against speaking out of place. We are not perfect and will not always be successful. However, I believe that if we have apples of gold constantly on our lips, it makes it very difficult for the worm to find its way in.

Ask yourself, “How often do I speak of my Jesus?” It’s easy to talk about the things we love like our friends, our hobbies, or other things. If we love Jesus so much, shouldn’t we be talking about Him? How often do you converse with others about your Creator? I challenge you as I challenge myself to use our tongues, not to start fires, but to praise our God.

For Girls

Time

By: Catie York

When you hear the phrase “good steward,” what do you think of? As believers, we may often focus strictly on how we use our money and physical resources for God. In scripture, the word steward originally referred to a person (often a servant) entrusted with great responsibility over his master’s belongings.

Christ is our Lord and Savior; He is our Master! If we truly viewed Him as our Master, we would come to realize that all things belong to Him. This means that as His good stewards we are entrusted with great responsibility to dedicate to Him not only our physical resources, but also our immaterial ones. Our immaterial resources include, but are not limited to, our focus, efforts, dedication, priorities, and time.

It can be more difficult to dedicate the immaterial things to God – especially our time. In your life as a young woman, there are so many things calling out for your attention. It may seem that you are busier now more than ever before. To be honest, as you become an adult it will continue to feel that way. Know that in each moment, God is with us! It is up to us to determine how we will spend our time and focus our attention. Take a moment to really self-reflect and ask yourself:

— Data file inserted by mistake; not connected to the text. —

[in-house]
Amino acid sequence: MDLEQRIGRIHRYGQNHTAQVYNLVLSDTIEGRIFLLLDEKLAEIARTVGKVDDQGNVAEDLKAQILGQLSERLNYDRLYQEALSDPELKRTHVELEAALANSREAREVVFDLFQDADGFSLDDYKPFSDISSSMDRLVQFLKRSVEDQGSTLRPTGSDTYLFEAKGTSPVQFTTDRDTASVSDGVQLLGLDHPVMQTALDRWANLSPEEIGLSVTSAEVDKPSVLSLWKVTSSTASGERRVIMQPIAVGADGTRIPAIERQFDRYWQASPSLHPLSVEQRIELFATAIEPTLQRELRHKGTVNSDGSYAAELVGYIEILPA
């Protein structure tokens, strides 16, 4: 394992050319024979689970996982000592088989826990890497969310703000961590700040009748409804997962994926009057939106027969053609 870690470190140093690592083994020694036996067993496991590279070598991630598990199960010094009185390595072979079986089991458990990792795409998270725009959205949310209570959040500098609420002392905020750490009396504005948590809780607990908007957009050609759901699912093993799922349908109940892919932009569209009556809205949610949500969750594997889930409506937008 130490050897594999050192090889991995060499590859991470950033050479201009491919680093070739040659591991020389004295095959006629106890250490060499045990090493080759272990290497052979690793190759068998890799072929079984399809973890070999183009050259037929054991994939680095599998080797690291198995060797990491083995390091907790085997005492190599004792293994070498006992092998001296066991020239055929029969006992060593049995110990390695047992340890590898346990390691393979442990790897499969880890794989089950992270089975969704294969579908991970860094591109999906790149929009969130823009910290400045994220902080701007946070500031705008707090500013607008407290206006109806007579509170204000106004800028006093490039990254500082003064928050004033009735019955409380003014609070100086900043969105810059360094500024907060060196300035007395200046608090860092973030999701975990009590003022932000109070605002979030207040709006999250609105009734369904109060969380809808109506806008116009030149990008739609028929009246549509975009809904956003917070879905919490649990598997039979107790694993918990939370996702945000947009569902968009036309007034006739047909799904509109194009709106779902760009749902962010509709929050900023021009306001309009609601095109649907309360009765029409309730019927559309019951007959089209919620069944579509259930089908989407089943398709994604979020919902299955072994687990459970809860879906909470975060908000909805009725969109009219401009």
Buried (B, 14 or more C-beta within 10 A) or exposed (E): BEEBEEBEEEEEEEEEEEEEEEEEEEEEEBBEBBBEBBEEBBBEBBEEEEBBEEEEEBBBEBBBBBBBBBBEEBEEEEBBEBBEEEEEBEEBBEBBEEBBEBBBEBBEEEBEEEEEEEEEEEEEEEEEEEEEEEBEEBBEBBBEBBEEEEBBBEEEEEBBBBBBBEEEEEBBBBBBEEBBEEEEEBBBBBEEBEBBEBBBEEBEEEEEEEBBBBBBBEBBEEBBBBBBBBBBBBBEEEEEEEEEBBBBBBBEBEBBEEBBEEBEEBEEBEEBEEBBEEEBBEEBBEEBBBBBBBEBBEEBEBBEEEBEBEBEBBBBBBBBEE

Am I being responsible with the time that I am being entrusted with?

How do my priorities show that I desire to be a good steward of my Master?

Do I have the dedication expected of a good steward?

What resources (physical and immaterial) am I offering to my Master?

If your answers are disappointing or seem less than that of a good steward – know that you are not alone. There is an abundance of grace poured over you! Take this time to lean into the Lord, allow Him to encourage and build you up. If your answers indicate, you do have the qualities of a good steward – I urge and challenge you to find new ways of offering your whole life to God as His humble servant. Being a good steward of our time means intentionally focusing and acting on each opportunity God entrusts with us. This means that we are more than just awake and in attendance at church on Sunday. It is more than just having fun and goofing off with friends at youth group meetings.